89

Backlogging, and based almost entirely on my memory, as I have almost no notes on it

Experience buying from Seven Cups http://steepster.com/places/2824-seven-cups-online-tucson-arizona

Date of Purchase/Age of Leaf: harvest date: spring 2007; bought Spring 2011; first brewed up not long after getting it.

Appearance and aroma of dry leaf: like any standard Chinese red tea; very aromatic, almost smoky, and kinda like leather.

Brewing guidelines: Ceramic six-cup teapot, tea in large metallic tea-ball; stevia added.
I brewed this as I do any black tea (see my profile for details).

Color and aroma of tea liquor: < I can’t remember, I may update this the next time I brew this up, if I remember to, that is. >

Flavor of tea liquor: Like leather, but in a positive way (I wish I could better explain that). It has a smokiness similar to Seven Cups Lapsang, but it’s flavors are more subtle, and more complex.

Appearance of wet leaf: I remember being very impressed at the quality of the ‘leaf’, being comprised of mostly full, small-looking buds, with very few stems or broken pieces.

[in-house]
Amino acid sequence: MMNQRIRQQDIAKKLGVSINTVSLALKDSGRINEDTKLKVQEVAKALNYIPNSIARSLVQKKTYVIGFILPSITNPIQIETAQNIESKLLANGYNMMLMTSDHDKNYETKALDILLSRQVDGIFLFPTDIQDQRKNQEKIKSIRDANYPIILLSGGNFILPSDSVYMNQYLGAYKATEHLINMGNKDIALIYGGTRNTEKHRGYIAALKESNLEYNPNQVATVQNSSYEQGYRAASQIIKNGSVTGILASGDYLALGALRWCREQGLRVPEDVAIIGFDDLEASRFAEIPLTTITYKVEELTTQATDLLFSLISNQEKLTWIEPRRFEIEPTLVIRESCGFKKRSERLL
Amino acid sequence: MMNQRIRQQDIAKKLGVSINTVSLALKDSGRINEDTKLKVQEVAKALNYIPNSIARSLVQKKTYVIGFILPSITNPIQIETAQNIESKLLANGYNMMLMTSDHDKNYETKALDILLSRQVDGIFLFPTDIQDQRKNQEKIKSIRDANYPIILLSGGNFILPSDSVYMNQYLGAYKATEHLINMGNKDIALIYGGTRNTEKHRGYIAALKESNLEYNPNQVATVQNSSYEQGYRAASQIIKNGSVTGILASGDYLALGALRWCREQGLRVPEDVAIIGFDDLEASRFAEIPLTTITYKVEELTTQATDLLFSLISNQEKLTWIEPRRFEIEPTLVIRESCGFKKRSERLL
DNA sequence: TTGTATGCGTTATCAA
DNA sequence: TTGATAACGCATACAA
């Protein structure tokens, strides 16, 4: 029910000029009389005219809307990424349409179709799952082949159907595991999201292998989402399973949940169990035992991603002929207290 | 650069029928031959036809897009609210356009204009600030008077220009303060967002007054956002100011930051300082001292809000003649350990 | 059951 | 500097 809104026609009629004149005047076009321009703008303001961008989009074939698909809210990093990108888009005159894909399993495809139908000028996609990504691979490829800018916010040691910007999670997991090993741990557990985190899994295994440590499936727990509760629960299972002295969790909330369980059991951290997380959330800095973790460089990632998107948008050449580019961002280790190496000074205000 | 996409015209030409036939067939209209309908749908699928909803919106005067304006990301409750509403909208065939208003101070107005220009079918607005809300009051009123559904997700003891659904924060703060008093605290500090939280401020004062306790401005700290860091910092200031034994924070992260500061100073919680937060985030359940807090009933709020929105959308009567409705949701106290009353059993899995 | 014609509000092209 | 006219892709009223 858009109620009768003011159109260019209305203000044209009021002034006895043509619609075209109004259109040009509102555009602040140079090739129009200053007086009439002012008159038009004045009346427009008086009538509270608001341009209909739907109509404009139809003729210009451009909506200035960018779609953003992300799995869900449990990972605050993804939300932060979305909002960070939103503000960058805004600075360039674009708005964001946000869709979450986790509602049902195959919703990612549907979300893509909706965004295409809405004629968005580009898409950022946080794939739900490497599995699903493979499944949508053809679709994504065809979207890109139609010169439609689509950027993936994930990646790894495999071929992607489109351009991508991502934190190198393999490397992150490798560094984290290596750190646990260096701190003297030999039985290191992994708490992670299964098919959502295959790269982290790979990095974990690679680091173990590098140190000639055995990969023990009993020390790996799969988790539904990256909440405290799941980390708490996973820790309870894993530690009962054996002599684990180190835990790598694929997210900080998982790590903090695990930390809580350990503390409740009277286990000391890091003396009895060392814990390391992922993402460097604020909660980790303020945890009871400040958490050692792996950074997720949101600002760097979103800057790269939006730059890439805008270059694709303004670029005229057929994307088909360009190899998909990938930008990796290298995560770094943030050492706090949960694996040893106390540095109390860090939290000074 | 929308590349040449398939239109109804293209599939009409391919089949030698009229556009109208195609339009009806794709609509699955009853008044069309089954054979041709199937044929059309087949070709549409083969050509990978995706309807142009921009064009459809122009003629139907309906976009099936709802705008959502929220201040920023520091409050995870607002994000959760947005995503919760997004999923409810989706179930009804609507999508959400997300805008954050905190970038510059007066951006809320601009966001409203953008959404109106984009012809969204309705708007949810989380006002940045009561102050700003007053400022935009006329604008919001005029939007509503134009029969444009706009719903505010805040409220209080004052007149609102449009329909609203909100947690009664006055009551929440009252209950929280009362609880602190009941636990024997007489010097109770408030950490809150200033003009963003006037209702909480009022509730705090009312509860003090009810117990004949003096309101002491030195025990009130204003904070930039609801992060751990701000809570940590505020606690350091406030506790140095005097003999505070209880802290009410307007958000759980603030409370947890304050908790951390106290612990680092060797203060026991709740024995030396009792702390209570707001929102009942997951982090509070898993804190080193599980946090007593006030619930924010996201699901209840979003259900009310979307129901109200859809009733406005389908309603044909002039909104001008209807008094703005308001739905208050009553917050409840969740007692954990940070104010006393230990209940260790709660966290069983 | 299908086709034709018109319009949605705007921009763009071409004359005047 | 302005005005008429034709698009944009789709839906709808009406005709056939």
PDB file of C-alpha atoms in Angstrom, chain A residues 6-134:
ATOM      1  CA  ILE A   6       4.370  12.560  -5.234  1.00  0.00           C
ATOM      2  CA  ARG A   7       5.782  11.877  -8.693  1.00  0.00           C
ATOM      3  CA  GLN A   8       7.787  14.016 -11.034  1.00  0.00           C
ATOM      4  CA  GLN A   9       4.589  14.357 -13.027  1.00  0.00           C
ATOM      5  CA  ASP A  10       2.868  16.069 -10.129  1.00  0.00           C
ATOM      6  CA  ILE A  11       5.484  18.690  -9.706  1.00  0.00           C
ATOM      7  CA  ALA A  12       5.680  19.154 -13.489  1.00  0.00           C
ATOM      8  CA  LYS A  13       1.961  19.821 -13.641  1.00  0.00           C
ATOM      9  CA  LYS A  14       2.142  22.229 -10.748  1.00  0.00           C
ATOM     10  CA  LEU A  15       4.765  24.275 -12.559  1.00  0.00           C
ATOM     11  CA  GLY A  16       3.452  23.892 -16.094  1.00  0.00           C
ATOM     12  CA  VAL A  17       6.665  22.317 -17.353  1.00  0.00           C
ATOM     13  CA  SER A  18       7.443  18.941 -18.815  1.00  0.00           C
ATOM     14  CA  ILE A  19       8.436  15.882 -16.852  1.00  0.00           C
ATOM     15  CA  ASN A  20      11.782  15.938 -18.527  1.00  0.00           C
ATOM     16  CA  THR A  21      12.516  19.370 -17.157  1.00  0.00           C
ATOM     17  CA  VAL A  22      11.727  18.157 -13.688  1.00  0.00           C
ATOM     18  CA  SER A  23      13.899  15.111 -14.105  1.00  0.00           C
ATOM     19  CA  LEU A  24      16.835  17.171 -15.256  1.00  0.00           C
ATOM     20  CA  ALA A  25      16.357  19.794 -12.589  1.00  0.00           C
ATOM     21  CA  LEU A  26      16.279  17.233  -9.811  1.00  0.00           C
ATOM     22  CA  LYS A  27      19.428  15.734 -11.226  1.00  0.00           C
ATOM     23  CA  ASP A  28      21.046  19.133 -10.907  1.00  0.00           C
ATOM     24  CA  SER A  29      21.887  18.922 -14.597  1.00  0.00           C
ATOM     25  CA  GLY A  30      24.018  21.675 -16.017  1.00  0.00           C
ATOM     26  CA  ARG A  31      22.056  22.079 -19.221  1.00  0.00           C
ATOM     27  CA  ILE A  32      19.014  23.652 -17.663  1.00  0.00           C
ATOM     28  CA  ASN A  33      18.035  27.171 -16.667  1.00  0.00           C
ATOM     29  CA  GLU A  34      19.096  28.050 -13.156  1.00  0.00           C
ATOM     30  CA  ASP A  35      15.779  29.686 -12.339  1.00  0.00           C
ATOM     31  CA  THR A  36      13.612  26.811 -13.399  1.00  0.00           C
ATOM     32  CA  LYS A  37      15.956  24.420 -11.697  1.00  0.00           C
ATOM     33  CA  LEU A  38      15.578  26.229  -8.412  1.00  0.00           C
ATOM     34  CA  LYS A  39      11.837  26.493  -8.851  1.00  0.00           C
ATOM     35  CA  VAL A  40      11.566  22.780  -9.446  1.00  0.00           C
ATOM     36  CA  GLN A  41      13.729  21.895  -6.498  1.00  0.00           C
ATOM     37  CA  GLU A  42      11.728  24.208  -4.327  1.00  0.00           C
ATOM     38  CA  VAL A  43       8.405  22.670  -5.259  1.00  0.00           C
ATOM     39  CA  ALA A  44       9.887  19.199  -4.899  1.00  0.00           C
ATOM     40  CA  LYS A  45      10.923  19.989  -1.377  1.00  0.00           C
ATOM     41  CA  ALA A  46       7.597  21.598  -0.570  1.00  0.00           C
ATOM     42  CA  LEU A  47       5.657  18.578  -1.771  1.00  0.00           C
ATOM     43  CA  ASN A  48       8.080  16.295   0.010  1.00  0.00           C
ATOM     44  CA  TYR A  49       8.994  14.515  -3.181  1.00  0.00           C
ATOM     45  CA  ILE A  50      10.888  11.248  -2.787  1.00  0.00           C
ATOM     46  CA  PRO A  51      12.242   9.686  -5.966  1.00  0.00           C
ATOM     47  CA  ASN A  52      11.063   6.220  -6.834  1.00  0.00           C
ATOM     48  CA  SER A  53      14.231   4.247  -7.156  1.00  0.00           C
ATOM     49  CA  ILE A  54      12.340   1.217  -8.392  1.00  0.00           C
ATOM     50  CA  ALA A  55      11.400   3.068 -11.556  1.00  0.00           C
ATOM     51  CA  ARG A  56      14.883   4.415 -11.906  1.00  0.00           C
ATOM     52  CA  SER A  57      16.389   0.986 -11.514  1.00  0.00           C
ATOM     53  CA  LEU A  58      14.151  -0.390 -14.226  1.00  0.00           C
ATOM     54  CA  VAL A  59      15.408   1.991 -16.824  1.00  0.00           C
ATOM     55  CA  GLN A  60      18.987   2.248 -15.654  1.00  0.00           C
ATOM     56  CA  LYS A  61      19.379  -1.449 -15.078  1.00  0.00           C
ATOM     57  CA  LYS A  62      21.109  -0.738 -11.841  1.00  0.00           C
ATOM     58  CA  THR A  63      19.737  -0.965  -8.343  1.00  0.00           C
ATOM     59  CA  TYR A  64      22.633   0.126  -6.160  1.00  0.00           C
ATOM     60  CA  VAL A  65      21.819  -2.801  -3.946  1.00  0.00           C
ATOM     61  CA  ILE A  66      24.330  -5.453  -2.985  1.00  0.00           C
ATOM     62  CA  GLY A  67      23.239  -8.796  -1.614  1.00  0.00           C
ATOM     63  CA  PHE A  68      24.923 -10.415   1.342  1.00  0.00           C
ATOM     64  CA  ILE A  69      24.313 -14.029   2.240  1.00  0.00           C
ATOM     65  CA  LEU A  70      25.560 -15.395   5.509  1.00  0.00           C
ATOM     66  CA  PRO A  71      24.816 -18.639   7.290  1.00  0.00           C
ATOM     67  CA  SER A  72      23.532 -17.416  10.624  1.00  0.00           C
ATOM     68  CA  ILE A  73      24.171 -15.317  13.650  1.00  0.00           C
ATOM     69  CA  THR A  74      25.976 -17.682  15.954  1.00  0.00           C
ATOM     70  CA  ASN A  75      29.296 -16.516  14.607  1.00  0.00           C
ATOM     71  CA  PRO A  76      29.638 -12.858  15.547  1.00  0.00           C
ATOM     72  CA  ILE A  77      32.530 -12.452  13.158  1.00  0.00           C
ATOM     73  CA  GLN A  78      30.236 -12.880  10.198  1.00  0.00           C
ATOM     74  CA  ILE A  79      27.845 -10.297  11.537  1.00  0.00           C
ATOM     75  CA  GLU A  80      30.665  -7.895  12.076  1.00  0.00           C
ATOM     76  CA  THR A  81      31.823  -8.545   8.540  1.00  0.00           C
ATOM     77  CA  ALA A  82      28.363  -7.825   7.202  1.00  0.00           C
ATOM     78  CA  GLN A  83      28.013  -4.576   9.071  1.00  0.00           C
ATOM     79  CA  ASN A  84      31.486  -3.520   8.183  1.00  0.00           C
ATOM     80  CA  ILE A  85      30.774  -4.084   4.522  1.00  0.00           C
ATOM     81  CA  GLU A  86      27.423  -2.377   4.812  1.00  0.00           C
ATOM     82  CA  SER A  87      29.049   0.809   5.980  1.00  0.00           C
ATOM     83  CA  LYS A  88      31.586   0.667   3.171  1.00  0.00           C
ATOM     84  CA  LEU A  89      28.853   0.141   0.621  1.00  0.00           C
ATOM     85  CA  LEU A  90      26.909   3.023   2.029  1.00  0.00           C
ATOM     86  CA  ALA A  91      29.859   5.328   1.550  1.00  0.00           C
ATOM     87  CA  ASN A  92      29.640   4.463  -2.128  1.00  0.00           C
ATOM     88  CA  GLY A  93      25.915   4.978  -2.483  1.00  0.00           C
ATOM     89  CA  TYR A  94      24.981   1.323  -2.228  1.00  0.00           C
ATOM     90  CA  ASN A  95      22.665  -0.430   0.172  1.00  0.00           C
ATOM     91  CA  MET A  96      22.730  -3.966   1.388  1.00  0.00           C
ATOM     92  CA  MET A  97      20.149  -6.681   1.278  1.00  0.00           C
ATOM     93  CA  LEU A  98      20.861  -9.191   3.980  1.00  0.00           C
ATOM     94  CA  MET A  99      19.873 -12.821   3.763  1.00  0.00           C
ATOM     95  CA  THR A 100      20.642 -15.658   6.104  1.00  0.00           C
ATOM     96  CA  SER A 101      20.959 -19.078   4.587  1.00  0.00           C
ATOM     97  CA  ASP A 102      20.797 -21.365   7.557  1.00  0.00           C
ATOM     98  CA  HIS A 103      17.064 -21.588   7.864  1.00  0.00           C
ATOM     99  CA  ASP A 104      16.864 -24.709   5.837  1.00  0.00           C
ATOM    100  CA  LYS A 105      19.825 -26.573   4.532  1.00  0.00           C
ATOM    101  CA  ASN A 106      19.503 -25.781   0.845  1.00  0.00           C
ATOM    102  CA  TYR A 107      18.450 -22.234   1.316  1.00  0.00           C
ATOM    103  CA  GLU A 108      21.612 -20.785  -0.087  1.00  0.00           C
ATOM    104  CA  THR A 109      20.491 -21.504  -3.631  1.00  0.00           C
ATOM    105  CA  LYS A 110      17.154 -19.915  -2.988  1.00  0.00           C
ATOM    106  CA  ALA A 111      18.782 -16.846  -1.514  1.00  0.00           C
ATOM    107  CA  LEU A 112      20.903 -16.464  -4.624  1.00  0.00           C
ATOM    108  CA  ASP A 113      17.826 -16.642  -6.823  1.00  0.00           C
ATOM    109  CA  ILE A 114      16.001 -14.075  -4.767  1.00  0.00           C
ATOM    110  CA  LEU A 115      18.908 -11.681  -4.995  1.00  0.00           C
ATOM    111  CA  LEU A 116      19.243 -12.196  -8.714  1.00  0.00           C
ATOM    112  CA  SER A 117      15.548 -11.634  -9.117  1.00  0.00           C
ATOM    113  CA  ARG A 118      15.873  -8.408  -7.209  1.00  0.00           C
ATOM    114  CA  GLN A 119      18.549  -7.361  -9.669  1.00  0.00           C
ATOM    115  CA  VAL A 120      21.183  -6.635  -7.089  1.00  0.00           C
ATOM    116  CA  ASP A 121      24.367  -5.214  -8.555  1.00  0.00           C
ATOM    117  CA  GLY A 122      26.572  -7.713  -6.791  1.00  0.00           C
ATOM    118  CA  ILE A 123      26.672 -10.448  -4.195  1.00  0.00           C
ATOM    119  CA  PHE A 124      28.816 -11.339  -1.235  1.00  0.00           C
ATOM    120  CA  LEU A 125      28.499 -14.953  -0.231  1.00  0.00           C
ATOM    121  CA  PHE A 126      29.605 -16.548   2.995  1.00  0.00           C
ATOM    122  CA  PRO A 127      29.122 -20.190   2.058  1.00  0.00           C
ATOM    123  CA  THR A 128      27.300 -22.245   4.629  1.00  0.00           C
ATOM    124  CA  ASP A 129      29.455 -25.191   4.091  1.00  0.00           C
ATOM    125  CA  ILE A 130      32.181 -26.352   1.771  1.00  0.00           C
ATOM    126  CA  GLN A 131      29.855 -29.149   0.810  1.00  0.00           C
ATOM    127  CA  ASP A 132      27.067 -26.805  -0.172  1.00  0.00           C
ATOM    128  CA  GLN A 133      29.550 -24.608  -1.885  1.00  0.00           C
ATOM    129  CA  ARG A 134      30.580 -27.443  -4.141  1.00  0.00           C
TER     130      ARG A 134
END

Value: Very pricy at full price (about $13/25grams) but I got it at 70% off (it is no longer available). Although I could not personally justify paying full price, depending on what you want in a tea—and given the fact that you could probably coax at least 5 good steepings out of it—it may even be worth it at full price (esp. as it’s organic).

Overall: This is, hands down, one the the most amazing black/red teas I have ever had (after trying at least a dozen different loose-leaf unflavored black/red teas by now). It may be the very first loose-leaf unflavored black/red teas I ever had, and it still has a special place in my black tea repertoire. The first time I steeped it I believe I steeped it seven times, and it was on the seventh that it finally gave out. I don’t have much of it but I have brewed it up here and there since I bought it. I brewed it up just last week, not long after trying Verdant’s Laoshan Northern Black, and I remember thinking, “This tea gives Verdant’s a good run for the money.” It has staying power, and it’s complex, aromatic, and unique; it’s simply amazing. It doesn’t look like they carry a keemun with this name anymore (with ‘Spring Dawn’ in the name) so this may be the last of this crop. So I’m holding on tightly to what I have.